Food & Drink » Anthony Gismondi on Wine

It's place that matters

When it comes to wine, B.C. needs to take the next step

by

comment

When I started in this business back in the late 1970s and early '80s, I visited a lot of wineries, met a lot of winemakers and tasted a lot of wine. Today, I visit a lot of vineyards and meet a lot of viticulturalists before tasting a lot of wine. I like to think of it as the Next World way.

As it should be, the vineyard visit is now the be-all and end-all of winery visits because, frankly, almost every other element in the business can be, and is copied from winery to winery and from country to country. I meet many people who tell me one wine is the same as another and I reply, do you mean in the same way that humans are all the same?

Like many "lookalike" products, it all comes down to nuances and whether or not you care to recognize them. In the case of wine, it's the nuances that make all the difference.

If you really want to understand unique sites and their stories you have to be curious and it has nothing to do with being a connoisseur of wine. Think about your own home garden or even a balcony planter. If your property or plants are facing south and or southwest in the northern hemisphere it means they'll likely get warmer earlier in the growing season. Which is not the case if your site faces north. That speaks to place and orientation.

Once you know where the sun falls and where temperatures vary on your site, you can plant lettuce in the shade and tomatoes in the sun. If you're really observant, you could track where the frost is last to appear and the snow is the first to melt and you will have identified the warmest location in your garden — all useful information when you're planting a vegetable garden, and it's no different for vineyards.

If you were to visit the Mission Hill Perpetua Chardonnay vineyard along the U.S. border in the south Okanagan Valley, you might think it's far too warm a site for chardonnay. But the vineyard is oriented north, away from the blistering heat of the day. The layout allows for full ripening of the fruit without baking it. The result? A fresh, nuanced chardonnay that belies its southern Osoyoos location.

Some 100 kilometres to the north in East Kelowna's Mission District, the very finicky pinot-noir grape is establishing a home on much cooler sites that are oriented in such a way to collect a less intense late-day sun, adding a touch of ripeness and fullness to an otherwise earthy, red-fruit-scented and flavoured palate. Tantalus, Spierhead, CedarCreek and Martin's Lane lead a host of wineries betting on cooler daytime temperatures so favourable to pinot's final development.

Attention to detail, science and good old-fashioned observation — not to mention tasting ­— is creating a quality and a taste that is slowly linking our wines to specific sites. Is East Kelowna different than Osoyoos? Yes. Does it show in the wine? Yes. Should it be recognized on the label? Yes. I know sub-appellations are coming in the Okanagan but it can't be soon enough for those of us paying premium dollars for wines with an almost unknown pedigree.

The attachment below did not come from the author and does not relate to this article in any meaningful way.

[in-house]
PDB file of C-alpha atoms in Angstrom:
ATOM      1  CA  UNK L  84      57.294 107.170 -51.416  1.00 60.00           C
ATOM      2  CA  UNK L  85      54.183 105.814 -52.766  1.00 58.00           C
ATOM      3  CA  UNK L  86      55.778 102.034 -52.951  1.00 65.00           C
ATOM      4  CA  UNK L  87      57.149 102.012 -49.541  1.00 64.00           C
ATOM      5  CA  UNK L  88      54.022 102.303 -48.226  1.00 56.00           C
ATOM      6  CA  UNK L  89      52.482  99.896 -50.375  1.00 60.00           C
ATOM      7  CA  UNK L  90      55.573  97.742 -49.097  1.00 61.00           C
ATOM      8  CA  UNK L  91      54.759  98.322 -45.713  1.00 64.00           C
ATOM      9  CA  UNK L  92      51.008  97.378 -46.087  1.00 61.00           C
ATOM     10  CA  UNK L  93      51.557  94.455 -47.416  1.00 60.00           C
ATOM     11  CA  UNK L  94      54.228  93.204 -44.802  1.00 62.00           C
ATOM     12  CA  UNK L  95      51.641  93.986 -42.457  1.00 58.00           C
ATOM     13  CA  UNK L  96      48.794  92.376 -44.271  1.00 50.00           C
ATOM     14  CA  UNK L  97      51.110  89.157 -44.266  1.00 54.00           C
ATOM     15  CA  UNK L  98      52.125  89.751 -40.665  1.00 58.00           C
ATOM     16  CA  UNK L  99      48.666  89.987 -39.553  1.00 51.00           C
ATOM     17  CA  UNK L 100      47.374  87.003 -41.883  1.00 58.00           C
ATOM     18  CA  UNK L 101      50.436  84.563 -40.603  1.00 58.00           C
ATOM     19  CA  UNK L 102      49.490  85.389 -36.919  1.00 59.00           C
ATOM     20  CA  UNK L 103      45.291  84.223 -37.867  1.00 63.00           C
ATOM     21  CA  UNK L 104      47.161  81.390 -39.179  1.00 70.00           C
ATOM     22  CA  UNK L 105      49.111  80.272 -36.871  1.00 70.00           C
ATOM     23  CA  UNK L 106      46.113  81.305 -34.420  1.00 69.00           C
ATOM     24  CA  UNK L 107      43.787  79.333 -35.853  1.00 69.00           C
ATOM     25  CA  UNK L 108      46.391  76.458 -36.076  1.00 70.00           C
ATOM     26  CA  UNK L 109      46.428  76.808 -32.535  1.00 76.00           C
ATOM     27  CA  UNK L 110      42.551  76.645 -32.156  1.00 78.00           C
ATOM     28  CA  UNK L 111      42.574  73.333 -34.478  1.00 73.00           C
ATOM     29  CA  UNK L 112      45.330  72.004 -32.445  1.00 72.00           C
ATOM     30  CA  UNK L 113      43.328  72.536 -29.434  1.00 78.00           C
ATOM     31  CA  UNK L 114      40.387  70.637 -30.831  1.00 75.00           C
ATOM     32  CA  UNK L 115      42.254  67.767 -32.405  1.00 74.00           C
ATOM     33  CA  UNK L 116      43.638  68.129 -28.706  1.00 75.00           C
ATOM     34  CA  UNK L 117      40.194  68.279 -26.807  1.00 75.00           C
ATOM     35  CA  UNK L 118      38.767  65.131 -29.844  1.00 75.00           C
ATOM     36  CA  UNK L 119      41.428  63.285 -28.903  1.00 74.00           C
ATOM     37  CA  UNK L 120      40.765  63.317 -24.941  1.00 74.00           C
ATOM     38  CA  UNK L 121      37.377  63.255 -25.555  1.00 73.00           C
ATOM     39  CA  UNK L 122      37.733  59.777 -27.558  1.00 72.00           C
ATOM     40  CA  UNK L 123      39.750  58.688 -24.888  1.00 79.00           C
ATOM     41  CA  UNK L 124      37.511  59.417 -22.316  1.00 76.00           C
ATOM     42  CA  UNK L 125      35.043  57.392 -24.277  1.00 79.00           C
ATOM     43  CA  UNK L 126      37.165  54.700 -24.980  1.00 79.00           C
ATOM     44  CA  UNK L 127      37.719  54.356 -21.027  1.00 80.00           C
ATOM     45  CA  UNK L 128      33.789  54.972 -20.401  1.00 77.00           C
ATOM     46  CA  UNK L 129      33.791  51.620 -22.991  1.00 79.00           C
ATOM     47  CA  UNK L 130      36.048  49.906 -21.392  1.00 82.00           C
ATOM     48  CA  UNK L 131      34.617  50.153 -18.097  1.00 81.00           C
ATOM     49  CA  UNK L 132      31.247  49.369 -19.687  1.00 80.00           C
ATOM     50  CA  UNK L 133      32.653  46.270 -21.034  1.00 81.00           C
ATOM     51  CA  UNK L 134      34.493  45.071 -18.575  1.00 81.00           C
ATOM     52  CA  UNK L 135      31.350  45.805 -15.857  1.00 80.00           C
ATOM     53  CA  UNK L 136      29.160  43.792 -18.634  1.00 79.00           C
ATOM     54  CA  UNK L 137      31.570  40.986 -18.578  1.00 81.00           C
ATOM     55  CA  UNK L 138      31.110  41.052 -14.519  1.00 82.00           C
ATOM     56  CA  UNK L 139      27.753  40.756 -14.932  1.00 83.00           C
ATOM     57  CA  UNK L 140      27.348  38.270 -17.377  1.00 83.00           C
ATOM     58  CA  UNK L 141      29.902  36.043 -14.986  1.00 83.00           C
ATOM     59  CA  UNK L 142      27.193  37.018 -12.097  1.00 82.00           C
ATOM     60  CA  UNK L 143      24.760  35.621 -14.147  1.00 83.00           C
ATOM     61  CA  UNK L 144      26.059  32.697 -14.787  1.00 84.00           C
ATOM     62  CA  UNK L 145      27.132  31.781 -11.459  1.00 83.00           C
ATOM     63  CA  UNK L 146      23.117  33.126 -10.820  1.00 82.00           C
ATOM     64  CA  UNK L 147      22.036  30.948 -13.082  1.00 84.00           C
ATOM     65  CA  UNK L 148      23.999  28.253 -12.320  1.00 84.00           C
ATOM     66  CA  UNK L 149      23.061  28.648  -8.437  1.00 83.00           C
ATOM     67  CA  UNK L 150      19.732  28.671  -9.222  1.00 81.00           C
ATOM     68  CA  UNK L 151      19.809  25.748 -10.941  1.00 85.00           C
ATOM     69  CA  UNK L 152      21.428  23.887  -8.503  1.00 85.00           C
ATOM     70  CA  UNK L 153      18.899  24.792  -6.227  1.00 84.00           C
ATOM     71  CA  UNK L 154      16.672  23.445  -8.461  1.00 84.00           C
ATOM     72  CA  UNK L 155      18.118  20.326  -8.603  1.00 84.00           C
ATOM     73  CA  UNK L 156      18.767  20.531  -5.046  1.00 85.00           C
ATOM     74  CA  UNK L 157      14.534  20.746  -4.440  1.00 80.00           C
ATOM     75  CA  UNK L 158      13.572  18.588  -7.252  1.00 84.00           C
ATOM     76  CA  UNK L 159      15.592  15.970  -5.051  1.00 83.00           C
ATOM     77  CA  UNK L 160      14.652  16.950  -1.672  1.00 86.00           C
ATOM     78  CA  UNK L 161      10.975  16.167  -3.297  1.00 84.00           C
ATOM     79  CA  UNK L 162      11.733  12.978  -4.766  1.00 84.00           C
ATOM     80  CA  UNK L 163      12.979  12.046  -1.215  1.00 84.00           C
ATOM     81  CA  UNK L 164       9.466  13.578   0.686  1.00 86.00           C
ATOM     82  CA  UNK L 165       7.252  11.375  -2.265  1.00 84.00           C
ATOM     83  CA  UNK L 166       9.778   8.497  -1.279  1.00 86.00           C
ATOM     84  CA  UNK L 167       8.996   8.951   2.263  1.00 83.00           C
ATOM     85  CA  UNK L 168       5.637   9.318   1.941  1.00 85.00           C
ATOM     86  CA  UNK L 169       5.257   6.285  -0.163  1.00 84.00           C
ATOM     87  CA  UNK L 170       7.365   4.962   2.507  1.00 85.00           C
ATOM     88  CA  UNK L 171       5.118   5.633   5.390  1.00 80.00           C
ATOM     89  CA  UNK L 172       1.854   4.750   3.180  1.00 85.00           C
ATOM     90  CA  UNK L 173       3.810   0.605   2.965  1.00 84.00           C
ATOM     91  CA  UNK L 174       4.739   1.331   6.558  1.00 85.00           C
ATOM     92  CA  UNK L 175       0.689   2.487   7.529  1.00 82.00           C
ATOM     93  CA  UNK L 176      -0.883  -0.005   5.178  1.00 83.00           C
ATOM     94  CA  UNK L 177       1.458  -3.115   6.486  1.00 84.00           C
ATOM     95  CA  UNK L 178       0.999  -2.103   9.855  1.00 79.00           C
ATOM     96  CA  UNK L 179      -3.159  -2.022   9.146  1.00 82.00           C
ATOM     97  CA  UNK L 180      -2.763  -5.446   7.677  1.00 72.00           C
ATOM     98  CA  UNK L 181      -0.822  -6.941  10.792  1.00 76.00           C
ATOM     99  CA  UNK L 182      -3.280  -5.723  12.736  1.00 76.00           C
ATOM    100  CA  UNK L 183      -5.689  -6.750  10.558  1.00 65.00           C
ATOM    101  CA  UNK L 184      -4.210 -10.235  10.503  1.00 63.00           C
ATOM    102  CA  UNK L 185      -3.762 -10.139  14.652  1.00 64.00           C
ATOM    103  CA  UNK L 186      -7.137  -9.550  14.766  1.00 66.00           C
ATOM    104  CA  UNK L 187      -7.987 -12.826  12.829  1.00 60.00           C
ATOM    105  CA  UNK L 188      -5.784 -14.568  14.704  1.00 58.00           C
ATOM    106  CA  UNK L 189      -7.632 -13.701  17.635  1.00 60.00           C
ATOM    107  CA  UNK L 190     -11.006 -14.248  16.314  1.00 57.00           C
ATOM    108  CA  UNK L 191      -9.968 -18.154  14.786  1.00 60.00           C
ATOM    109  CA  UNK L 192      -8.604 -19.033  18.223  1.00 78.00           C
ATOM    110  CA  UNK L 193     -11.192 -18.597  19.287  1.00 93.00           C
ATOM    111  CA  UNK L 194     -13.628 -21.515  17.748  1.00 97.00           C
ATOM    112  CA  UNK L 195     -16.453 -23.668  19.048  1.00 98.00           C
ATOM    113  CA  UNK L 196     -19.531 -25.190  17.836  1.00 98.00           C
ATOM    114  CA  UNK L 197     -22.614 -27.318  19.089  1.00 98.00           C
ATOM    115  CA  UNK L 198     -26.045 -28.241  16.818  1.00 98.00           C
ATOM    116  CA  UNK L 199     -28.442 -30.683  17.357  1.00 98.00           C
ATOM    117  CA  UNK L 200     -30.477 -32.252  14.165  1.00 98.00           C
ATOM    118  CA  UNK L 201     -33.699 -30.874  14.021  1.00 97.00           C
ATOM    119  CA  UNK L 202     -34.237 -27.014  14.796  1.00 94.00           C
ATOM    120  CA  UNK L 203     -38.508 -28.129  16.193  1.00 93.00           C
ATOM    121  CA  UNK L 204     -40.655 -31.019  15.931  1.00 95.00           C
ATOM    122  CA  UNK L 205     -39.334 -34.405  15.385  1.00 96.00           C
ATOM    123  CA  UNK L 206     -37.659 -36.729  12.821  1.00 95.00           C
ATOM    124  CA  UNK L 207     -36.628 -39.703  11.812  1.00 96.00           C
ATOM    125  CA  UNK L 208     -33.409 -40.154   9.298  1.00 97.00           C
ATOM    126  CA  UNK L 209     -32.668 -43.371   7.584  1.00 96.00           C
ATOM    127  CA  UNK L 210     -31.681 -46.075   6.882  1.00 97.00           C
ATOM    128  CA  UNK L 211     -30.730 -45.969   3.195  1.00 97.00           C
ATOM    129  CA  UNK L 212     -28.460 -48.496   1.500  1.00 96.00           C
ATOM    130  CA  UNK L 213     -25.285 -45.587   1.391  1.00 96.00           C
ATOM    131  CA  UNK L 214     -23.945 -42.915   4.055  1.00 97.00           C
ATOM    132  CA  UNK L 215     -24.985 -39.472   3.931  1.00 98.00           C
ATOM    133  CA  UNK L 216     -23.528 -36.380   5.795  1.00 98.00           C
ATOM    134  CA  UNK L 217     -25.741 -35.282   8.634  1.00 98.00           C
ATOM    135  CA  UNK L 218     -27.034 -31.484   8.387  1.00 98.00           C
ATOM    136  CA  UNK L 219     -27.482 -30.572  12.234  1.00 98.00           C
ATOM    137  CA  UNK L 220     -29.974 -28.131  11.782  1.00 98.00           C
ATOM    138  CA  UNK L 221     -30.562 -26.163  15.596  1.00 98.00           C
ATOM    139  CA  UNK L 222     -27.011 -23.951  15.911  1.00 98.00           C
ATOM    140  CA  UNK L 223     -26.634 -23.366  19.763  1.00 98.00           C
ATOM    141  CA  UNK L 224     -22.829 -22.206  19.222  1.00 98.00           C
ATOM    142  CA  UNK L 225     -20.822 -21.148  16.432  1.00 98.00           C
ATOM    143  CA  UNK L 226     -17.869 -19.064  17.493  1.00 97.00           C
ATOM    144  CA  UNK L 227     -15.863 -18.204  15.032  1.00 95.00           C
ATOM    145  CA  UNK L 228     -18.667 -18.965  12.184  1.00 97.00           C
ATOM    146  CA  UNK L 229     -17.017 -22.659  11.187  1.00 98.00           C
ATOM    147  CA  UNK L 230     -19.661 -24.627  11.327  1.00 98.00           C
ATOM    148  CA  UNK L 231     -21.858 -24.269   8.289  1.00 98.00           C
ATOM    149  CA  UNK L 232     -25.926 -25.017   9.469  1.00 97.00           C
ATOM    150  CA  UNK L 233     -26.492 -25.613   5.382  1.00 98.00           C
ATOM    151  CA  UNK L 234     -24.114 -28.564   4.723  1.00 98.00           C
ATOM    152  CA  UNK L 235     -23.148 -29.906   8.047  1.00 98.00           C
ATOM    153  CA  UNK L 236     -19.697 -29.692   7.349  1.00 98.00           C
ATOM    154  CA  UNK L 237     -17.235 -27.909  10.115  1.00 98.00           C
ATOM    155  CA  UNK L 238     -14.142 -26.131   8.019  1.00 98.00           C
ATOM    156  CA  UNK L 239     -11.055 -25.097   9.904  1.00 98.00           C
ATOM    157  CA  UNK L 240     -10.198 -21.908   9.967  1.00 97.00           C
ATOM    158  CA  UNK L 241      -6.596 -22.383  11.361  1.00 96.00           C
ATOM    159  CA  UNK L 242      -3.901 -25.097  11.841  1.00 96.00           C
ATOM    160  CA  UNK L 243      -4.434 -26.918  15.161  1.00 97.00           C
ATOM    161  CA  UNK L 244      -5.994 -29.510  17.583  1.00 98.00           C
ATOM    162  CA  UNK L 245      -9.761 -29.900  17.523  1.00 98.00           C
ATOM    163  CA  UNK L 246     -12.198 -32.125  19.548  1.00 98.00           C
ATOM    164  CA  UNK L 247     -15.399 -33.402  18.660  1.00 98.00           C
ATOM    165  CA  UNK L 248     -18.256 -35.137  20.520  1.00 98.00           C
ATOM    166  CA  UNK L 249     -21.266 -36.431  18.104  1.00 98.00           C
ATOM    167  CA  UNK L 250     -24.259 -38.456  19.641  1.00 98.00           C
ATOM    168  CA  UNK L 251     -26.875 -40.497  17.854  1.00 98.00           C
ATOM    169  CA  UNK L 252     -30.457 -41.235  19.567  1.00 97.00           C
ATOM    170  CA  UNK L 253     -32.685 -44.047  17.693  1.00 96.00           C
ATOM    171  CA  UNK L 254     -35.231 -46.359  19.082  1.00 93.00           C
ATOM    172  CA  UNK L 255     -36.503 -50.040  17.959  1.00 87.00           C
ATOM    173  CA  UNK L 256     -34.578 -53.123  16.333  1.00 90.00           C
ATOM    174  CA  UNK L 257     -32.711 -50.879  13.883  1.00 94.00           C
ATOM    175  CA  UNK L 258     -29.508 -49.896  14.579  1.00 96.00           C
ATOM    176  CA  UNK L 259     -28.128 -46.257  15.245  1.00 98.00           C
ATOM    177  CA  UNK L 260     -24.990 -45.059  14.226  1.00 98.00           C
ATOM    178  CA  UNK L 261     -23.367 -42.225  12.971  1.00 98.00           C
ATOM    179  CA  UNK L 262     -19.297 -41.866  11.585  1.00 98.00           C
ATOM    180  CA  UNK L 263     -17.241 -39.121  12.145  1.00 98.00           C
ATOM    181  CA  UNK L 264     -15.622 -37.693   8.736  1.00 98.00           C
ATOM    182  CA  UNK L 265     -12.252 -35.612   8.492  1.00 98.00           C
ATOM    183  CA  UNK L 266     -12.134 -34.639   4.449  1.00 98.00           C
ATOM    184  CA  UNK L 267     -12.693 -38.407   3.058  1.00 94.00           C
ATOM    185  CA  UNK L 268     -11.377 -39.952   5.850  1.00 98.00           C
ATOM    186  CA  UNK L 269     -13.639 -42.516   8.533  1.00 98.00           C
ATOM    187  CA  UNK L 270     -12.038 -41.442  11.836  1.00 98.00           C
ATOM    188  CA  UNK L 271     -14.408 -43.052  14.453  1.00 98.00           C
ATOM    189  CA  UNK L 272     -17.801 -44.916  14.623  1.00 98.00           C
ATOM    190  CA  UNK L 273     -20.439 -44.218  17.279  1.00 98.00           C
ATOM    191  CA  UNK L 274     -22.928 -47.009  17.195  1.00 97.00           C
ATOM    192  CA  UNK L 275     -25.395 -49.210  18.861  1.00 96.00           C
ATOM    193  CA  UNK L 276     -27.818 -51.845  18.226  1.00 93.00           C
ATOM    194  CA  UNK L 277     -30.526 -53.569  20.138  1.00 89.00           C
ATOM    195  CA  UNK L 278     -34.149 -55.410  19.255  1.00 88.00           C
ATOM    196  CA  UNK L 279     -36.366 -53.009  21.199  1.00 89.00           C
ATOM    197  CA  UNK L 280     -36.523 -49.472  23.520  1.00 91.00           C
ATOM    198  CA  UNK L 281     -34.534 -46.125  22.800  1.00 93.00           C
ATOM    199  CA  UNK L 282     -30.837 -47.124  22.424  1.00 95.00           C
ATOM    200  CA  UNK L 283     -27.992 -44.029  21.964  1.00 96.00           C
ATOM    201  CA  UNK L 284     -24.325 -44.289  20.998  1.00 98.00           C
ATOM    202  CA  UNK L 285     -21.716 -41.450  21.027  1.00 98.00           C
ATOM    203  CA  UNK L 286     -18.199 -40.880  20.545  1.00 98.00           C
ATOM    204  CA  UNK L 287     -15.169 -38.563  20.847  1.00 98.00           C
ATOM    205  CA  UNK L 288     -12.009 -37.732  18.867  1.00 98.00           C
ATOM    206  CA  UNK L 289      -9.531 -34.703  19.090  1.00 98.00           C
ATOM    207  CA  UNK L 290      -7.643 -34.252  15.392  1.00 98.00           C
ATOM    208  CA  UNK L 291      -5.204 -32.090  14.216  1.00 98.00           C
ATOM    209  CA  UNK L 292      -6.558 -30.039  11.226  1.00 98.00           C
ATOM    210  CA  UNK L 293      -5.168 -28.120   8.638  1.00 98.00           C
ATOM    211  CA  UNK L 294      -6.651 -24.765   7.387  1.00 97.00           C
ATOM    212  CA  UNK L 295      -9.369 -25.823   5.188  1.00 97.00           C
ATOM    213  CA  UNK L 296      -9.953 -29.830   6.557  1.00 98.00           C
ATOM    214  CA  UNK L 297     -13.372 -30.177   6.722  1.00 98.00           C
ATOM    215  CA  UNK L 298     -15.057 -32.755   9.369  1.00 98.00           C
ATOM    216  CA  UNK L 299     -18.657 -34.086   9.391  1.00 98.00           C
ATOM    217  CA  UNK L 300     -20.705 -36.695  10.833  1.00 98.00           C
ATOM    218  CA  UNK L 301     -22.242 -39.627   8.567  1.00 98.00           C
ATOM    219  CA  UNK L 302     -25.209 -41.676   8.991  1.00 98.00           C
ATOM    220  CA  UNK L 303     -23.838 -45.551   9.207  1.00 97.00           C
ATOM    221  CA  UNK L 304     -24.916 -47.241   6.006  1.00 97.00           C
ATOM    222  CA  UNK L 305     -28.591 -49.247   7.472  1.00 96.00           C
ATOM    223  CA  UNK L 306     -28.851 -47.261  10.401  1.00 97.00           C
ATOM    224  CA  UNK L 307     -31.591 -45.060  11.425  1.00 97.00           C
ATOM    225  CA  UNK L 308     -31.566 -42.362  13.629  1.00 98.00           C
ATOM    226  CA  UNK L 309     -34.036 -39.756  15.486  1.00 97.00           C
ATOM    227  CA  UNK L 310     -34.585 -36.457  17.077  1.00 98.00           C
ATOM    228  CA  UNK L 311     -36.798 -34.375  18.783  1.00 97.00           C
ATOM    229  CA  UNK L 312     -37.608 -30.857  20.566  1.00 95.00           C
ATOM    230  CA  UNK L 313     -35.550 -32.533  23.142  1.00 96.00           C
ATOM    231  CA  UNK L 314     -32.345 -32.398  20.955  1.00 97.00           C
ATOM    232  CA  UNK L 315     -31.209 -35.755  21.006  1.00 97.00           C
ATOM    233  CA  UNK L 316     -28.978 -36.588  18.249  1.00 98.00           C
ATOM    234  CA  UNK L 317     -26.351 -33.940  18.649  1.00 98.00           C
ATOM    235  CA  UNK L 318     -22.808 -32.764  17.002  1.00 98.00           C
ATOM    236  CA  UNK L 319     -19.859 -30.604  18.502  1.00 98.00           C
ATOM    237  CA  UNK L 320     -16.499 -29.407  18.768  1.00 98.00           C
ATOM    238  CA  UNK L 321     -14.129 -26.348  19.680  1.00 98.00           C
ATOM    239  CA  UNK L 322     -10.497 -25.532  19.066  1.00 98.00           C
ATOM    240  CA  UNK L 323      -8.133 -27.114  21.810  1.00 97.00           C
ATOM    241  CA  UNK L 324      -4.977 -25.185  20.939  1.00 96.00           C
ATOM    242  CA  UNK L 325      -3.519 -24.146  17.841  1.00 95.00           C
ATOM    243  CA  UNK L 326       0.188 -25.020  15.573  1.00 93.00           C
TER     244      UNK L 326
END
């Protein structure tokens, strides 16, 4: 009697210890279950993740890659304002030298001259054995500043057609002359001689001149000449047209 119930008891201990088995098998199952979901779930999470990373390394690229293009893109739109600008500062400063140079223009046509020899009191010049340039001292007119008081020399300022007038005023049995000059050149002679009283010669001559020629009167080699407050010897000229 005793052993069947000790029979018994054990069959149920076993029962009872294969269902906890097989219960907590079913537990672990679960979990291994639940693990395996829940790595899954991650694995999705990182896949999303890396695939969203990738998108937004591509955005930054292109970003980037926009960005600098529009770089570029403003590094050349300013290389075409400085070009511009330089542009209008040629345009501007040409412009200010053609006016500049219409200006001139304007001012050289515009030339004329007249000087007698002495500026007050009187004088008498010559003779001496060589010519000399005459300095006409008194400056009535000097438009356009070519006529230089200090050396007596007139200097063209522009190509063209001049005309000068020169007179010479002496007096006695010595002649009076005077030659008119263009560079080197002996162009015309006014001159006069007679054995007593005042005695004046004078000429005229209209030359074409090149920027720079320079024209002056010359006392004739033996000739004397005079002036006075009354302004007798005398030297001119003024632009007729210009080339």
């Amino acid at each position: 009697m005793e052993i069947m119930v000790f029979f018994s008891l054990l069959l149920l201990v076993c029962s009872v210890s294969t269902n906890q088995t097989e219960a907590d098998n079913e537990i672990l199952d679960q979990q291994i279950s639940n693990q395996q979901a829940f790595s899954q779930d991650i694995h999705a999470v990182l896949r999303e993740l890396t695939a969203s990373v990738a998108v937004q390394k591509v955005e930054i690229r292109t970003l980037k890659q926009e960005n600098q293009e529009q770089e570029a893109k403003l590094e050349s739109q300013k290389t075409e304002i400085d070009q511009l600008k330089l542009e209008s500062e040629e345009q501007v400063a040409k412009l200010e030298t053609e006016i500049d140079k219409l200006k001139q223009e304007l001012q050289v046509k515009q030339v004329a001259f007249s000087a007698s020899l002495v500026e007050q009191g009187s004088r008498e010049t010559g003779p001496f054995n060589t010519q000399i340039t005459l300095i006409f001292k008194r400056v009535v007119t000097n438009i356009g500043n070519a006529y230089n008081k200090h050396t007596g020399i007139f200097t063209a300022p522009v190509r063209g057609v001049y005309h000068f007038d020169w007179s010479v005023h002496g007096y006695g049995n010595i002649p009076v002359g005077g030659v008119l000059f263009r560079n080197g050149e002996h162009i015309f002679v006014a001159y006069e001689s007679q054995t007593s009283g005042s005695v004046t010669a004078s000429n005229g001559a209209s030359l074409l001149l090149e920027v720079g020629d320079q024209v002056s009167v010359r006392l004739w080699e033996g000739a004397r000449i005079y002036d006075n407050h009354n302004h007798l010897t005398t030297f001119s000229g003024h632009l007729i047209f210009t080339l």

Not long ago, I spent three intensive days in one of the most heralded vineyards in California. Napa Valley's To Kalon Vineyard, first planted in 1868, sits over a mix of gravelly loams at the sloping base of the Mayacamas Mountains and alluvial/clay loams that spread east onto the valley floor.

To Kalon is bathed in the warm morning sun as it climbs above the Vacca Mountains to the east of Napa Valley, but remains cool and protected from the heat of the late-day sun by the Mayacamas Mountains to the west. The orientation of the rows, the trellising, the density, the mix of dry-farmed and drip-irrigated vines and, most important, the grape varieties — predominately cabernet sauvignon with merlot and cabernet franc and sauvignon block — all contribute to the final quality of the fruit.

To Kalon is home to the most important Mondavi labels: Cabernet Sauvignon Reserve, Oakville District Cabernet Sauvignon, and the remarkable Fumé Blanc Reserve, and the vineyard is as close as it comes to what the French term a Grand Cru site — the ultimate home of grapes that effortlessly tell the story of their site.

The Mondavi folks talk endlessly about the To Kalon balance, its finesse with power, the tension of acidity and the softness of the tannins. What they are really saying is place matters.

It's that kind of thinking that will take the New World to the Next World, and it can't happen fast enough for this writer.

In the meantime, here's your homework:

Mission Hill Perpetua Chardonnay Osoyoos Vineyard 2014, Okanagan Valley, British Columbia $42.99

CedarCreek Pinot Noir 2013, Okanagan Valley, British Columbia $22.99

Tantalus Pinot Noir 2014, Okanagan Valley, British Columbia $26.00

Spierhead Pinot Noir 2015, East Kelowna, Okanagan Valley, British Columbia $25.00

Robert Mondavi Cabernet Sauvignon Oakville District 2012, Napa Valley, California, U.S.A. $57.99

Anthony Gismondi is a globetrotting wine writer who makes his home in West Vancouver. For more of his thoughts on wine, log onto www.gismondionwine.com.

Add a comment